Landscape designer Michael Glassman has cooked up a recipe for guaranteed curb appeal.
1. Add splashes of color.
With every changing season, a landscape should provide a new display of colors, textures, and fragrances. “It’s best to use one or two and repeat them,” Glassman says. Example: white iceberg roses that bloom in spring, summer, and fall as a backdrop; in front, a contrasting punch of purple salvia or lavender that will flower at the same time; and as an accent, a crape myrtle tree that provides changing leaf colors in fall and interesting branches come winter.
2. Size trees and shrubs to scale.
These should be planted in the right scale for the house so that they don’t block windows, doors, and other architectural features on the home’s facade. A large two-story house can handle a redwood, Chinese pistache, sycamore, or scarlet oak, but a one-story cottage is better paired with a flowering cherry, crabapple, or eastern redbud. Too many trees cast too much shadow and cause potential buyers to worry about maintenance and costs.
3. Maintain a perfect lawn.
A velvety green lawn demonstrates tender loving care, so be sure your lawn doesn’t have brown spots. Some rocks, pebbles, boulders, drought-tolerant plants, and ornamental grasses will generate more kudos, especially in drought areas.
4. Light up the outside.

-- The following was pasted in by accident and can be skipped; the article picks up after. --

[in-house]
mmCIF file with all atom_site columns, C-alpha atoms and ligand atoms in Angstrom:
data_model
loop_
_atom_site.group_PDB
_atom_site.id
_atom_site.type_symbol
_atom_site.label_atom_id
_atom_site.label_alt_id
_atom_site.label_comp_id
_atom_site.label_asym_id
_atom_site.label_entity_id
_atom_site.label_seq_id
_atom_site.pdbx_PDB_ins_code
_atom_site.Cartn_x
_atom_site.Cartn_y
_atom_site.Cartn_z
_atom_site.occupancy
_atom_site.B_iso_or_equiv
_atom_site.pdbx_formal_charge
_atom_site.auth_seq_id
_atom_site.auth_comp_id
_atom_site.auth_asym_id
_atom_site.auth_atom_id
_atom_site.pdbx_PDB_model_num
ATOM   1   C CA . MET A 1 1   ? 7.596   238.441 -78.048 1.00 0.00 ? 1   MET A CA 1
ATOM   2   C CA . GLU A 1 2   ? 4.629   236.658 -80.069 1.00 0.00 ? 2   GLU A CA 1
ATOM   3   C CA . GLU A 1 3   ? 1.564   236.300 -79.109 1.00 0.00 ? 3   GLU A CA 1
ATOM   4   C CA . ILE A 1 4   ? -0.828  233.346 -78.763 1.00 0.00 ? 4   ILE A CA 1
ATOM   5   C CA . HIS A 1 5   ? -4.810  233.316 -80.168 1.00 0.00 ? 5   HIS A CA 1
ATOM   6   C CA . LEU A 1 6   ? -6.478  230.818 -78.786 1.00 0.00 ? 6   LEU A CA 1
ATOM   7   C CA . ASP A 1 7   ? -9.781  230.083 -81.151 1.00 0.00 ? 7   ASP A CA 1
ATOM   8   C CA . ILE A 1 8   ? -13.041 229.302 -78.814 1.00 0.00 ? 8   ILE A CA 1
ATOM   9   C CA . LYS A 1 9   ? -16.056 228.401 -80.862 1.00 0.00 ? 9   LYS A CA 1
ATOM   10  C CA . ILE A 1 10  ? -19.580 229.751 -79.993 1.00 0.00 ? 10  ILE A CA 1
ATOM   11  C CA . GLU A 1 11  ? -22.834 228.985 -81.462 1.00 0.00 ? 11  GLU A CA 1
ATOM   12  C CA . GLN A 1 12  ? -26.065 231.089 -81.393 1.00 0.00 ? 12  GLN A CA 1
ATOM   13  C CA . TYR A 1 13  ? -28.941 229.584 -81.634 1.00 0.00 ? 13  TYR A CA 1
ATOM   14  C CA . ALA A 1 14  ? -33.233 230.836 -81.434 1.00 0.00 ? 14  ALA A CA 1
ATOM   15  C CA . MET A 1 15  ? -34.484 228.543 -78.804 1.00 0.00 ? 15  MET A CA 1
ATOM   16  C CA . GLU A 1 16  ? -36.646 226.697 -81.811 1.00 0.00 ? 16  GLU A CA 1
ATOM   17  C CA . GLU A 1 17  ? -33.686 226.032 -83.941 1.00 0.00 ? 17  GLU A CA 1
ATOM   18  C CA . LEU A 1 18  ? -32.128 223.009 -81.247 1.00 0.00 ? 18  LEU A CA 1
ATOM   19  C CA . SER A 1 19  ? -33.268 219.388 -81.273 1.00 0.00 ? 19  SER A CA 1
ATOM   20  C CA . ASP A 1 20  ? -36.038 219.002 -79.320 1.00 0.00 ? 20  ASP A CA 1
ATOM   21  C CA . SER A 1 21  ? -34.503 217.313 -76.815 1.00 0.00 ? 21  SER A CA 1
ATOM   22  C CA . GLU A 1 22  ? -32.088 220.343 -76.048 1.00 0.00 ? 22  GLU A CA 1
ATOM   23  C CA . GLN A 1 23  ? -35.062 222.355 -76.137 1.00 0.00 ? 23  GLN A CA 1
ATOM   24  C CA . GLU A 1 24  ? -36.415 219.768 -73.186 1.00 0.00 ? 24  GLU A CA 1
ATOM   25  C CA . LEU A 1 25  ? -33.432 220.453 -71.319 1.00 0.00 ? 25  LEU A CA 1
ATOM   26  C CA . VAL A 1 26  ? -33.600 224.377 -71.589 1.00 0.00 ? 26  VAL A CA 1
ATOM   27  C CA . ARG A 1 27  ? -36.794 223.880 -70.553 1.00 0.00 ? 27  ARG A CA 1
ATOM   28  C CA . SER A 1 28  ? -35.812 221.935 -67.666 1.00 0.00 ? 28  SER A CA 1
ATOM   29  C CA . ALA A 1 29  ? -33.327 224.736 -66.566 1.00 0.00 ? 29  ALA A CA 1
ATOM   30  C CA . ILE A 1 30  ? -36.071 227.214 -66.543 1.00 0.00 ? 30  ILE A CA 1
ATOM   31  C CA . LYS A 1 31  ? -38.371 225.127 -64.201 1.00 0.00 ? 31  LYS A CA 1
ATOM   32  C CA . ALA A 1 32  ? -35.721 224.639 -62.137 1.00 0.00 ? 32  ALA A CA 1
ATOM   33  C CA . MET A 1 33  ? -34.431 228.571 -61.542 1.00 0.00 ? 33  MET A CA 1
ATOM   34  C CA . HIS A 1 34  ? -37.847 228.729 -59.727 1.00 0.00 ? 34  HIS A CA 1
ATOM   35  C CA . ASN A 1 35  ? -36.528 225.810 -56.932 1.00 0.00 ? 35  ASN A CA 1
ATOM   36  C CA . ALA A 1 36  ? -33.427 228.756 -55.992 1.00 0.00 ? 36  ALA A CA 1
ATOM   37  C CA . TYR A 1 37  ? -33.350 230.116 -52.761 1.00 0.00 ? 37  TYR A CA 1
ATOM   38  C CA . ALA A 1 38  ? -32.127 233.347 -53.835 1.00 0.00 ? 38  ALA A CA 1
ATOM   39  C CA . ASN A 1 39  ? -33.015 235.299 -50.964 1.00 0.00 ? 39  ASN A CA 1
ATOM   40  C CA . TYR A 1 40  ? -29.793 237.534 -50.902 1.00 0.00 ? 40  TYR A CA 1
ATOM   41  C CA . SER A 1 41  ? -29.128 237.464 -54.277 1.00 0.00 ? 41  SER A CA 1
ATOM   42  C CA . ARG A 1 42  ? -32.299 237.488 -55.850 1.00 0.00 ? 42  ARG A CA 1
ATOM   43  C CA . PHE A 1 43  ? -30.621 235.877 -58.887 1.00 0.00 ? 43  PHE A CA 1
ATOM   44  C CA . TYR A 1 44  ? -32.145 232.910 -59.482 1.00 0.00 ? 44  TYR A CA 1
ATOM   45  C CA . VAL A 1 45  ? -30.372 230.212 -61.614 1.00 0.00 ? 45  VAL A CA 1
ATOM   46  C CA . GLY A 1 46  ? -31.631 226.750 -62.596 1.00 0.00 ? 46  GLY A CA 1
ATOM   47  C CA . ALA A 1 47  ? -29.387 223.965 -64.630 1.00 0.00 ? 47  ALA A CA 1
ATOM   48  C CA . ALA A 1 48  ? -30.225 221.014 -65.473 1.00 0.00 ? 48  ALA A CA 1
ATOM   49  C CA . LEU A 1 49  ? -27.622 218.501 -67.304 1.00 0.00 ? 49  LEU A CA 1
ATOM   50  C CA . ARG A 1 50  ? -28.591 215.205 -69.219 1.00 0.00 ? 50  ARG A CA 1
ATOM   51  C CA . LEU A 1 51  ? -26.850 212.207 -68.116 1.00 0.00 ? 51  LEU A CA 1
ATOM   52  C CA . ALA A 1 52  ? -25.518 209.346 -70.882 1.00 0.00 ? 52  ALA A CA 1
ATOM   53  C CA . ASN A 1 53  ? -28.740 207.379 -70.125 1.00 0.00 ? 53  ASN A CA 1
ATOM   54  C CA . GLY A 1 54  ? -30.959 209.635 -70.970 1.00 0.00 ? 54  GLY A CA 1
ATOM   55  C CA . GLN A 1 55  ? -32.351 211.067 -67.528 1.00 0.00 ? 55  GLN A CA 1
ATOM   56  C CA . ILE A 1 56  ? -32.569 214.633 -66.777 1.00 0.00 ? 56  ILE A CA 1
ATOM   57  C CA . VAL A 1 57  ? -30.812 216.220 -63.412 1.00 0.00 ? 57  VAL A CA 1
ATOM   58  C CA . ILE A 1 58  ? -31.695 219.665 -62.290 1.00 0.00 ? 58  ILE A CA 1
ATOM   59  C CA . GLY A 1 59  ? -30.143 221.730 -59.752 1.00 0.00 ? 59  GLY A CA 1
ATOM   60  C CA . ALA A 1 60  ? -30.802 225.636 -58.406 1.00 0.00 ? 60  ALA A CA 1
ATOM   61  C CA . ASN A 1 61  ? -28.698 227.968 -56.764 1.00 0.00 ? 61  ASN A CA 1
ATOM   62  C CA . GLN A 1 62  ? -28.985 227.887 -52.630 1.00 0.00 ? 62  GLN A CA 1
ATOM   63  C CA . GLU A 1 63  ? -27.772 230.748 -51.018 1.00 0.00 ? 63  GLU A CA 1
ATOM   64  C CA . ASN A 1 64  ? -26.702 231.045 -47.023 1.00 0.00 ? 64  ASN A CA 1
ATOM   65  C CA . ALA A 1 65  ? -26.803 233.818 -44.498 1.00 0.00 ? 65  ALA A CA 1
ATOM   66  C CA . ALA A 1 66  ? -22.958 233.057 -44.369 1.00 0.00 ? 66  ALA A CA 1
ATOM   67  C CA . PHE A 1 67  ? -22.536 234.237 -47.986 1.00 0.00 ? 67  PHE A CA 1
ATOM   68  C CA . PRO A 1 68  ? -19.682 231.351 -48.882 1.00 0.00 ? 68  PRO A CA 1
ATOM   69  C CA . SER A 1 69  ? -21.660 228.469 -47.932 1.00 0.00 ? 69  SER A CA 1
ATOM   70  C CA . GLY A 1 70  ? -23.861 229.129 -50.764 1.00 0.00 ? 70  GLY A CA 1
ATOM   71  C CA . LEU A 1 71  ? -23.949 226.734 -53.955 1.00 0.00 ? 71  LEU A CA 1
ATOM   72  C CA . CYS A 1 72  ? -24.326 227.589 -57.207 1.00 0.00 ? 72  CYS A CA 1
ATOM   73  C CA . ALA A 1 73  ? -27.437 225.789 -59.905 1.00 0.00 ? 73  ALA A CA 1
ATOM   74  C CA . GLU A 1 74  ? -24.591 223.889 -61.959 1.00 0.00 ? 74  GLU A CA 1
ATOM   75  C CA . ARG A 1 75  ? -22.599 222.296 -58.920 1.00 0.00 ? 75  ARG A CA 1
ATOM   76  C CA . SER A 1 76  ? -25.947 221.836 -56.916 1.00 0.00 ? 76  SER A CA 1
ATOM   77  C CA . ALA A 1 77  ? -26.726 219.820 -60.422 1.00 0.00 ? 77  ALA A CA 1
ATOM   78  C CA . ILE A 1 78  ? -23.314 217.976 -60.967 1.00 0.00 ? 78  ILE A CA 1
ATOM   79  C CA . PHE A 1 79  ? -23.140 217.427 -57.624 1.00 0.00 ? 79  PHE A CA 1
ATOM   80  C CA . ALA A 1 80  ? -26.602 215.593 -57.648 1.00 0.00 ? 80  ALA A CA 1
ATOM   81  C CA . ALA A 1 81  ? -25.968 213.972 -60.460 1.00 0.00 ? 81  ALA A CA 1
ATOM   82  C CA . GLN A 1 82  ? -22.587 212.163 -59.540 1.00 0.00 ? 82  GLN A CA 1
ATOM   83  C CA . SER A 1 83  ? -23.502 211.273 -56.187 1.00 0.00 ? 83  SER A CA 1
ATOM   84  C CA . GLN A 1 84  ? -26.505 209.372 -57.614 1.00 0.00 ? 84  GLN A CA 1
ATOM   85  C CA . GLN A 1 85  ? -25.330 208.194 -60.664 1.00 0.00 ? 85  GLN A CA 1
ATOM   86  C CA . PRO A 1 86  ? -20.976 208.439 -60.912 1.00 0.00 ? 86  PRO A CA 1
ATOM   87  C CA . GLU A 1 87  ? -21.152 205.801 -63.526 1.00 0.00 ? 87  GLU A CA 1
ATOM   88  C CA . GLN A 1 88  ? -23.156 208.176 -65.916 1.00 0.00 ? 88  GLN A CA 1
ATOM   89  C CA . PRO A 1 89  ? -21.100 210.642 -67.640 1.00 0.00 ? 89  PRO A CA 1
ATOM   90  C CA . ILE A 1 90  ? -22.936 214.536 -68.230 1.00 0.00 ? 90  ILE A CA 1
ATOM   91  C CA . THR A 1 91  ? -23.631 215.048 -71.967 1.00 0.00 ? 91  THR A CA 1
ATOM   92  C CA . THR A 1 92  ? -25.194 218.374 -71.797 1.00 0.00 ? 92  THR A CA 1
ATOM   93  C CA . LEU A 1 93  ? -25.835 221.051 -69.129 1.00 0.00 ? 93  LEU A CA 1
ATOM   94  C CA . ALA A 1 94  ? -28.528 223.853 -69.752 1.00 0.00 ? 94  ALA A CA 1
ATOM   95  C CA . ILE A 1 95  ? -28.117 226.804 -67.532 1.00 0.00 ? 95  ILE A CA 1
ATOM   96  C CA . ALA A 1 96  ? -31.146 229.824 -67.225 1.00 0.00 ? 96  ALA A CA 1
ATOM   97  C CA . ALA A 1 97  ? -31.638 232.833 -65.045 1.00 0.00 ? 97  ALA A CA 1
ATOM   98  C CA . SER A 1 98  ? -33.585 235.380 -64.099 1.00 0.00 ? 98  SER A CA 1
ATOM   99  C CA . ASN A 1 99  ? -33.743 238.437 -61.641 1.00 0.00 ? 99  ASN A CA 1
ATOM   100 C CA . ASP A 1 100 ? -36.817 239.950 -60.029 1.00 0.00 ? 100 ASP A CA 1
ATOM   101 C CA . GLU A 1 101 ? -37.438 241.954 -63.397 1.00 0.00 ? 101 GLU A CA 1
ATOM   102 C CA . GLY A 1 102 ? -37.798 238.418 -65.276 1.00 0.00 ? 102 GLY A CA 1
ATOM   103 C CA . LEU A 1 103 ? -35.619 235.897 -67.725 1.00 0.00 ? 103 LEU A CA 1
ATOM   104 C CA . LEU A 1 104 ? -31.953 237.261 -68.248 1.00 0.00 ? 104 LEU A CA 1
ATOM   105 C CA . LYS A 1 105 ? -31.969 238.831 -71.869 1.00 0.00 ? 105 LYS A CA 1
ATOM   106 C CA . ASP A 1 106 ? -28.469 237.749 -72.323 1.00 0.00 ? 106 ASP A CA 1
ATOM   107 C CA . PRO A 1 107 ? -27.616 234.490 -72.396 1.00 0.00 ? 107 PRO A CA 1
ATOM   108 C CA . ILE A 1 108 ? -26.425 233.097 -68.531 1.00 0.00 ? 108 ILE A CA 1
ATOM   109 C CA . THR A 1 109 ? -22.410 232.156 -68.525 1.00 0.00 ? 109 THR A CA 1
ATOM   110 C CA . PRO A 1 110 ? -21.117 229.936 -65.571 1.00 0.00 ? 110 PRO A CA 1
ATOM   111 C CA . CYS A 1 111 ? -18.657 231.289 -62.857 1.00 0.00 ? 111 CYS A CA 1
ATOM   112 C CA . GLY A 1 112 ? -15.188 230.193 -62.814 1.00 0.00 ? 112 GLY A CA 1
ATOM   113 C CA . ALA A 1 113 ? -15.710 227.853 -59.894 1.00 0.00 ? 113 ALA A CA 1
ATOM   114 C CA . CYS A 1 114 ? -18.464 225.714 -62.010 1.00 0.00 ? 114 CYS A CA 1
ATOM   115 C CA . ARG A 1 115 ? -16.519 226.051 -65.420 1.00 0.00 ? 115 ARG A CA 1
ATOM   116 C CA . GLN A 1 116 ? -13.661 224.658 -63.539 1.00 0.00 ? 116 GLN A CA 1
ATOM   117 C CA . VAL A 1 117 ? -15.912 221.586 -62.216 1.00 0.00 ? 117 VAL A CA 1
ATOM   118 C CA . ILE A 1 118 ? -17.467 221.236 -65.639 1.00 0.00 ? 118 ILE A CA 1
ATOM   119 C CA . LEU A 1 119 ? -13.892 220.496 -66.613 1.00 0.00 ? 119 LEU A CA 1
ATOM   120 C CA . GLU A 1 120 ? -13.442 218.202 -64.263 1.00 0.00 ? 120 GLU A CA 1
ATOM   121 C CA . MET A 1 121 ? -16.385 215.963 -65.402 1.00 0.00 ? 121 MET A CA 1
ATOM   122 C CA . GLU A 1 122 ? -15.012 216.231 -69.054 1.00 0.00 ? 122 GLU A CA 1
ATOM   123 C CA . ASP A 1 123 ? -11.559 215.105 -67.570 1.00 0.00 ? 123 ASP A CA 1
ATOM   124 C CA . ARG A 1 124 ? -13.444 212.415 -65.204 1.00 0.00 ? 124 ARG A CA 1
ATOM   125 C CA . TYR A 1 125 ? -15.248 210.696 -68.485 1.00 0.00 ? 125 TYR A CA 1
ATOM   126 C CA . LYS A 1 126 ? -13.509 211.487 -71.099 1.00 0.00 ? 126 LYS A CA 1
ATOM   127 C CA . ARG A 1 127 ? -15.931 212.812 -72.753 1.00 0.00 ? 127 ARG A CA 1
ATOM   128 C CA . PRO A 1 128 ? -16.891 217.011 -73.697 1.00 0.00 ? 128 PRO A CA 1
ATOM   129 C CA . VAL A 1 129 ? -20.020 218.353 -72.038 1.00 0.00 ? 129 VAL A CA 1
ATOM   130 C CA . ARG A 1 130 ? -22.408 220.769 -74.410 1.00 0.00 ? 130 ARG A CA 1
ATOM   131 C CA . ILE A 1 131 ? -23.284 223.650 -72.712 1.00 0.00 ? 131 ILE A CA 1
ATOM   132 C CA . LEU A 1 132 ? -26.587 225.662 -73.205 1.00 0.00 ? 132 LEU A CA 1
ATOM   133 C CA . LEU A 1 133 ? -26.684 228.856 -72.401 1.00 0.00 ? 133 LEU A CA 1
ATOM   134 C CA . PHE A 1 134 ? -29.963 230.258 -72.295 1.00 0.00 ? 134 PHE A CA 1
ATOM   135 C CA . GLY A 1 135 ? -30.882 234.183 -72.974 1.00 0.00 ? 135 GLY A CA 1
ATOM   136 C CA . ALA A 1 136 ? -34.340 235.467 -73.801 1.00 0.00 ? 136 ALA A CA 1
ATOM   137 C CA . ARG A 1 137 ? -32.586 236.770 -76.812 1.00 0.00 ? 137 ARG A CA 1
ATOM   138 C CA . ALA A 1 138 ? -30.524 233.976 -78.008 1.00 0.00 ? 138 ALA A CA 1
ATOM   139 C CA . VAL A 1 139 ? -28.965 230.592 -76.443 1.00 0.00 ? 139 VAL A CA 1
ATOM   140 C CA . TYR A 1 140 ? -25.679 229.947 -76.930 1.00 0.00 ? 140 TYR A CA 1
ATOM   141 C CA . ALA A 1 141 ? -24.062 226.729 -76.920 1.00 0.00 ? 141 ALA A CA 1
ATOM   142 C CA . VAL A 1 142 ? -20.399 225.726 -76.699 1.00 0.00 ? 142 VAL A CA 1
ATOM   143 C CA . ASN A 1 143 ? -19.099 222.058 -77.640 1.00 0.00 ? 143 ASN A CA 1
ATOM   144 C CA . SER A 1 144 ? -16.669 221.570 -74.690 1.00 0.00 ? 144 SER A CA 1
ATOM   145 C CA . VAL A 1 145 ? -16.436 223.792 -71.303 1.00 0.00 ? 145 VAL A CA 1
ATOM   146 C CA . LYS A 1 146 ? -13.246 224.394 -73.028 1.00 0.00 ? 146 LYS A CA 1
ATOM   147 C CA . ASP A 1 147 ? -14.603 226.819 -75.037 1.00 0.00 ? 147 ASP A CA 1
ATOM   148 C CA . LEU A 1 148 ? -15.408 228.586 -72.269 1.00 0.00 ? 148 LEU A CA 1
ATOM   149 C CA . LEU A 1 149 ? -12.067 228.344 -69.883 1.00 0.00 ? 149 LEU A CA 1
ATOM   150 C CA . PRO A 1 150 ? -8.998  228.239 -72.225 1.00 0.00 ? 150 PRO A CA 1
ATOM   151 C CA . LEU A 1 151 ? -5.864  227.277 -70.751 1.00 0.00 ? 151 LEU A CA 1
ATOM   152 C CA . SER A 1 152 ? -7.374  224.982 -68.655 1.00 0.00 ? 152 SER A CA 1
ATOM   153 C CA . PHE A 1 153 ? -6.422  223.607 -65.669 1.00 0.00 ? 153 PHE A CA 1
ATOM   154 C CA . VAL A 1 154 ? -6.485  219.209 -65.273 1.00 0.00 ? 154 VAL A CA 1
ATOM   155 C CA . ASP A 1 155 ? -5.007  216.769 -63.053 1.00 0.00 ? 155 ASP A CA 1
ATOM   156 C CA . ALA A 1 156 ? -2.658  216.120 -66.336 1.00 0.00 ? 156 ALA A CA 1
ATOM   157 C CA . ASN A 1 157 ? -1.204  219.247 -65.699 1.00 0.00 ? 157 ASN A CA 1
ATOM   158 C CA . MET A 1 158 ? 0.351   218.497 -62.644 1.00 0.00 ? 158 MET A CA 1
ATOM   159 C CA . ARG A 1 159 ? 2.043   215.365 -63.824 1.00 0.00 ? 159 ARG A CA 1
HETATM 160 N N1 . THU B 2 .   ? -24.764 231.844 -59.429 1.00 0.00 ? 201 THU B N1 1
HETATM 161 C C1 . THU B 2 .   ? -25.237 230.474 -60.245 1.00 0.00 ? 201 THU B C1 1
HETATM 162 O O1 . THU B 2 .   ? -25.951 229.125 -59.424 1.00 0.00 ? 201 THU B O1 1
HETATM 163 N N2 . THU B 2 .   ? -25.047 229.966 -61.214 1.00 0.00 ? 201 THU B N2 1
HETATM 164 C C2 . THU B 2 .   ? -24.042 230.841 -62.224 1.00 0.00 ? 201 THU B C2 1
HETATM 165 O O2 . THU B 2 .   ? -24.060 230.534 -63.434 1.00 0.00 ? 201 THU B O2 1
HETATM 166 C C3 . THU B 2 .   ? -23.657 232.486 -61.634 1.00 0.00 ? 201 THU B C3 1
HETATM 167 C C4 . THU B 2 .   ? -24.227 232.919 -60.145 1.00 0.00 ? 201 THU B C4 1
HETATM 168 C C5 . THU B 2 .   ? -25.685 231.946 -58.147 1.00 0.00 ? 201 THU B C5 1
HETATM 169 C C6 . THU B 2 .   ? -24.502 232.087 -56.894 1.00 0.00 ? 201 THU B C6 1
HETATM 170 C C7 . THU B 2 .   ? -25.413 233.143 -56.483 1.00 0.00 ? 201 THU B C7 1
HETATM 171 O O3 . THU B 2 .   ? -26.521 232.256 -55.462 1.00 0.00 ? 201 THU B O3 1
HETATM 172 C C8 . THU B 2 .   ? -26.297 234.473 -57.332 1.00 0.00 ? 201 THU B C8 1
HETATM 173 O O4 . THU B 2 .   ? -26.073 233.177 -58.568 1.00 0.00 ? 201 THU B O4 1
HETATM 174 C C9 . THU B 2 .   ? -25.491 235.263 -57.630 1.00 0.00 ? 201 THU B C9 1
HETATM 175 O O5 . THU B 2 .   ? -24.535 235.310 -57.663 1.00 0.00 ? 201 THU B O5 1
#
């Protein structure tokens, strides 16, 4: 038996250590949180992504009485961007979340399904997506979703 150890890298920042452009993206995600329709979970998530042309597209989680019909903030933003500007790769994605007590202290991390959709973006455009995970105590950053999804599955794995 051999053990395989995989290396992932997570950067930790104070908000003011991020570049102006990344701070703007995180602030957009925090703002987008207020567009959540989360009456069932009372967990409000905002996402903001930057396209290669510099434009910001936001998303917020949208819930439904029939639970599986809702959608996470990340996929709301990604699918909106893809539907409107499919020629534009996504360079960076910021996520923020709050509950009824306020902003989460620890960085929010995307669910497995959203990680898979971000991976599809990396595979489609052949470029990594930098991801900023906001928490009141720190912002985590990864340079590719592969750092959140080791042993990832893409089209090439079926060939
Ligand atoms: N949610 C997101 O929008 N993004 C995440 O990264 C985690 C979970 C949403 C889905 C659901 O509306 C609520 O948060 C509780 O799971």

Good illumination allows buyers to see a home at night and adds drama. Sellers should use low-voltage lamps to highlight branches of specimen trees, a front door, walk, and corners of the house. But less is better. The yard shouldn’t resemble an airport runway.
5. Let them hear the water.
The sound of water appeals to buyers, and you shouldn’t just reserve this for your backyard. A small fountain accented with rocks provides a pleasant gurgling sound, blocks street noise, and is affordable.
6. Use decorative architectural elements.
A new mailbox, planted window boxes, and a low fence wrapped in potato vines add cachet, particularly during winter months when fewer plants blossom. Colors should complement the landscape and home. Just don’t overdo it: Too much can seem like kitschy lawn ornaments.
Source: Michael Glassman, landscape designer, Michael Glassman and Associates, Sacramento, Calif., www.michaelglassman.com.